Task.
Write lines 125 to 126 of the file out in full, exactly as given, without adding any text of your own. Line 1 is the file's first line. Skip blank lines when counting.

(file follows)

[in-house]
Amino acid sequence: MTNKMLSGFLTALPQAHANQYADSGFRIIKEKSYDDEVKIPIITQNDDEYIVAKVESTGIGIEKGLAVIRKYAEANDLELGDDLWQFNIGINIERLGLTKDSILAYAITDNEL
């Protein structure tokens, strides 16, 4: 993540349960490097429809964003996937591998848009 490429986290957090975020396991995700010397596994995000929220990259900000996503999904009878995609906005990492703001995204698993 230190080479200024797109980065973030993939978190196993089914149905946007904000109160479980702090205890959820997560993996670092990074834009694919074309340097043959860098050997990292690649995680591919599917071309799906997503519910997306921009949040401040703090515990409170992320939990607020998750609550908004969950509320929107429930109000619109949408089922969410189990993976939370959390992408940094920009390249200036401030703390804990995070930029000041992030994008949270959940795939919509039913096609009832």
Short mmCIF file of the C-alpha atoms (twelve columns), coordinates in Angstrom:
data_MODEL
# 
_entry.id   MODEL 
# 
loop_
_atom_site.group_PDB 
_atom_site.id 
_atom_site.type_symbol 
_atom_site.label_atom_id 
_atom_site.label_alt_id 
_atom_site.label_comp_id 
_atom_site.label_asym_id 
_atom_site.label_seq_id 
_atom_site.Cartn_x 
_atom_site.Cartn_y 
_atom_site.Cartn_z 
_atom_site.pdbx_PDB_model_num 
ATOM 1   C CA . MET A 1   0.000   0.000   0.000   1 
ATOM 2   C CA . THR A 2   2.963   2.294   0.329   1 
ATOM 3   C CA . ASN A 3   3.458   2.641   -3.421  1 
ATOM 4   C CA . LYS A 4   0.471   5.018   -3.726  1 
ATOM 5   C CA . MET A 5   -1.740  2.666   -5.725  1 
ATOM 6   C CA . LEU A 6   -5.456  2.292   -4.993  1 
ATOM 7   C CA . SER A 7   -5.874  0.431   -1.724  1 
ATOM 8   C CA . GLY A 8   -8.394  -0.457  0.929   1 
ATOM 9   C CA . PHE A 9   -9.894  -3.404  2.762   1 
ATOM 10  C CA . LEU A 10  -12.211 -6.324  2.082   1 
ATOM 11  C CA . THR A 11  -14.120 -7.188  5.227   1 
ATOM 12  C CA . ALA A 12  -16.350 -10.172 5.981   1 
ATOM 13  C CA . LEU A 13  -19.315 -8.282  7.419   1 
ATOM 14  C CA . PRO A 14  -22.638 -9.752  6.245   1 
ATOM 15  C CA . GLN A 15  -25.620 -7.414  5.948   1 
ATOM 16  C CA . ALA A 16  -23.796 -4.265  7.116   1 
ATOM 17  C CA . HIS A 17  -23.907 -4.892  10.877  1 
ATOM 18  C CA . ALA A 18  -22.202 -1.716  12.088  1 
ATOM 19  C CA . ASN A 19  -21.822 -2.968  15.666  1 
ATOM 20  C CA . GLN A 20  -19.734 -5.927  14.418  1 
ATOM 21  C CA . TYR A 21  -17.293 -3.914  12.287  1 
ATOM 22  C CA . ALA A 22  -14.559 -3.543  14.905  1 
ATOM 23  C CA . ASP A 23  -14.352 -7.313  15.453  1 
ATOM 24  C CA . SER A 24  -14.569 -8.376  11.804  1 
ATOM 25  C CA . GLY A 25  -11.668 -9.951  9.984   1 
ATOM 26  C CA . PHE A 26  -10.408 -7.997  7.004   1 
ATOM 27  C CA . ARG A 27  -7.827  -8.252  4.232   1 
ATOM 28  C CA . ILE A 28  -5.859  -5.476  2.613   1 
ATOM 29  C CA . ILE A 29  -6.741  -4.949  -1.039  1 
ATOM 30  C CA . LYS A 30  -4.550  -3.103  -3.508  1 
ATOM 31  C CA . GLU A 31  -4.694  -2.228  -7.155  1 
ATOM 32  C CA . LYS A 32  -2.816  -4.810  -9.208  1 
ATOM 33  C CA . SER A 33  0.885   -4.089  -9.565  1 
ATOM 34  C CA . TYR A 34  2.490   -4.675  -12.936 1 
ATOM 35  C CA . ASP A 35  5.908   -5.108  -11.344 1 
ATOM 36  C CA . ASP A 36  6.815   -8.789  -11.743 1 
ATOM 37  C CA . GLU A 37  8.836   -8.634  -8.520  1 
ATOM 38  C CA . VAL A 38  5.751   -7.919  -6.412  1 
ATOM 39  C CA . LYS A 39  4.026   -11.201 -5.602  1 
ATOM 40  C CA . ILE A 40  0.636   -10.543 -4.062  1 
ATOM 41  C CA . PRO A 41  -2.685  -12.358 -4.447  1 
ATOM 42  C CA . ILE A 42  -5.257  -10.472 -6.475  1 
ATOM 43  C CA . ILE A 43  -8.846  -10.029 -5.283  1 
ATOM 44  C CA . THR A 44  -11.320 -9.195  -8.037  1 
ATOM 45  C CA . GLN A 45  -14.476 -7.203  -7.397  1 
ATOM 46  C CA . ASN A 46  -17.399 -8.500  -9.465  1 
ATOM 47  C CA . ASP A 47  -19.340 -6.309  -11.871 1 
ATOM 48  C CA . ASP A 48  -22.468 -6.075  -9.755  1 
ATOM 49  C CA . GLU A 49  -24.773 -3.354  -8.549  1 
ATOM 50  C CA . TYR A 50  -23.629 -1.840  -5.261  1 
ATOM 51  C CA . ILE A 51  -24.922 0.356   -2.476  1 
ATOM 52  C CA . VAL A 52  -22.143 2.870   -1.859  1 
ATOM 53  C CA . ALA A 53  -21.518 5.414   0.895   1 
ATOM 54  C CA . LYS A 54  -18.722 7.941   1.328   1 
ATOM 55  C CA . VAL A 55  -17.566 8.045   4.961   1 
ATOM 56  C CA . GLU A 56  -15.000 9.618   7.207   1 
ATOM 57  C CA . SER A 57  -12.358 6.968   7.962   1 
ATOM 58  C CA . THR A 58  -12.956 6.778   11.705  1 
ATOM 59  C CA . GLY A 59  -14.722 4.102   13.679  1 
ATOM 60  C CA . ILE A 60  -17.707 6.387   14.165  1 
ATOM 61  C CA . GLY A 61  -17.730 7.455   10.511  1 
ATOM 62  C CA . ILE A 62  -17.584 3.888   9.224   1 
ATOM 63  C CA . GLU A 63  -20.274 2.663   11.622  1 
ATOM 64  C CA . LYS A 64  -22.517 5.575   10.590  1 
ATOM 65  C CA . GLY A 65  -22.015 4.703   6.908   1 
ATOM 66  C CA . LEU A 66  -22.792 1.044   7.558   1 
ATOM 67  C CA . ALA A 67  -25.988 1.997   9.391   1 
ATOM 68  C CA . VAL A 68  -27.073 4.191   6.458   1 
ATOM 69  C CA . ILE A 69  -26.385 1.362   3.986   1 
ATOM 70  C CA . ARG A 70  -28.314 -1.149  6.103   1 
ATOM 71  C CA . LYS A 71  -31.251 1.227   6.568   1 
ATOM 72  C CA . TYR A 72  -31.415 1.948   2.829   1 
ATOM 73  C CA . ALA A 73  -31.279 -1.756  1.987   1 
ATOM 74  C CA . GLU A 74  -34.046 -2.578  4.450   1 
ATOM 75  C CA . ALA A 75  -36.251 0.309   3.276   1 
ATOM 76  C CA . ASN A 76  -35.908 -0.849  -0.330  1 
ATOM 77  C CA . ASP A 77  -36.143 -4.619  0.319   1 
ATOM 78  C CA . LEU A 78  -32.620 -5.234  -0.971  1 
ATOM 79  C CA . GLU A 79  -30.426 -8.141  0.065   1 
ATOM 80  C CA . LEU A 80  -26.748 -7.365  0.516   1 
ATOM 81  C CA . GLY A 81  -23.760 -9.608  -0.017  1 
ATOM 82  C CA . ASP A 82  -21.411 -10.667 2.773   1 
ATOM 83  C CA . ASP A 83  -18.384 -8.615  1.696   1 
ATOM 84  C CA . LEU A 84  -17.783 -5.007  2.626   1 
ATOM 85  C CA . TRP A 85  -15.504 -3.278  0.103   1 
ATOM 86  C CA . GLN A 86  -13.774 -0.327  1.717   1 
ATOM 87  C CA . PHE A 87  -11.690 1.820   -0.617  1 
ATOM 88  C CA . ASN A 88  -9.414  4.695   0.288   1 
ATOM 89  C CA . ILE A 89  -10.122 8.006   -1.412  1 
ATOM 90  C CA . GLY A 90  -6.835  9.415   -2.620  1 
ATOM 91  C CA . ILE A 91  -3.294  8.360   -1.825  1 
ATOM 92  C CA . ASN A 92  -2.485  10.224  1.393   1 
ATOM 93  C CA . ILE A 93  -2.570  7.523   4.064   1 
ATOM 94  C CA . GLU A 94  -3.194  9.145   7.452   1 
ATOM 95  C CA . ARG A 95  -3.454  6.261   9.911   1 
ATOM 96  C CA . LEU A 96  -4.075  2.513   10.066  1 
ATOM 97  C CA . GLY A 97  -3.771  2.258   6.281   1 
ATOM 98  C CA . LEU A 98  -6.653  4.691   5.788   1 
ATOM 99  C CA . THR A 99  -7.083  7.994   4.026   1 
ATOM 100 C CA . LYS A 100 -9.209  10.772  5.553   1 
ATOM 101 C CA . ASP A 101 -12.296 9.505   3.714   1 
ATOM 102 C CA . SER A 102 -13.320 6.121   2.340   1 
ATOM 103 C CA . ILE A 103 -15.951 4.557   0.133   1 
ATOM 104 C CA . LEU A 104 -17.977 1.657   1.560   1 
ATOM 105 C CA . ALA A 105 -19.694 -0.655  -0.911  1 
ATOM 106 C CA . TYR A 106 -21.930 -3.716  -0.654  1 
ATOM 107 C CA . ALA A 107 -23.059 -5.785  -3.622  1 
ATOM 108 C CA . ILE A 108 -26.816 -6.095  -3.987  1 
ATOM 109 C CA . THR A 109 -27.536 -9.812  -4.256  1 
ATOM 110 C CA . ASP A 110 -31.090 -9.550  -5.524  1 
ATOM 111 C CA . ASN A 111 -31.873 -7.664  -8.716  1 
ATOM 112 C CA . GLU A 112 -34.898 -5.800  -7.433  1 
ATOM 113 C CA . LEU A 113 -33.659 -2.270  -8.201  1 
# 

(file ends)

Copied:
ATOM 104 C CA . LEU A 104 -17.977 1.657   1.560   1 
ATOM 105 C CA . ALA A 105 -19.694 -0.655  -0.911  1 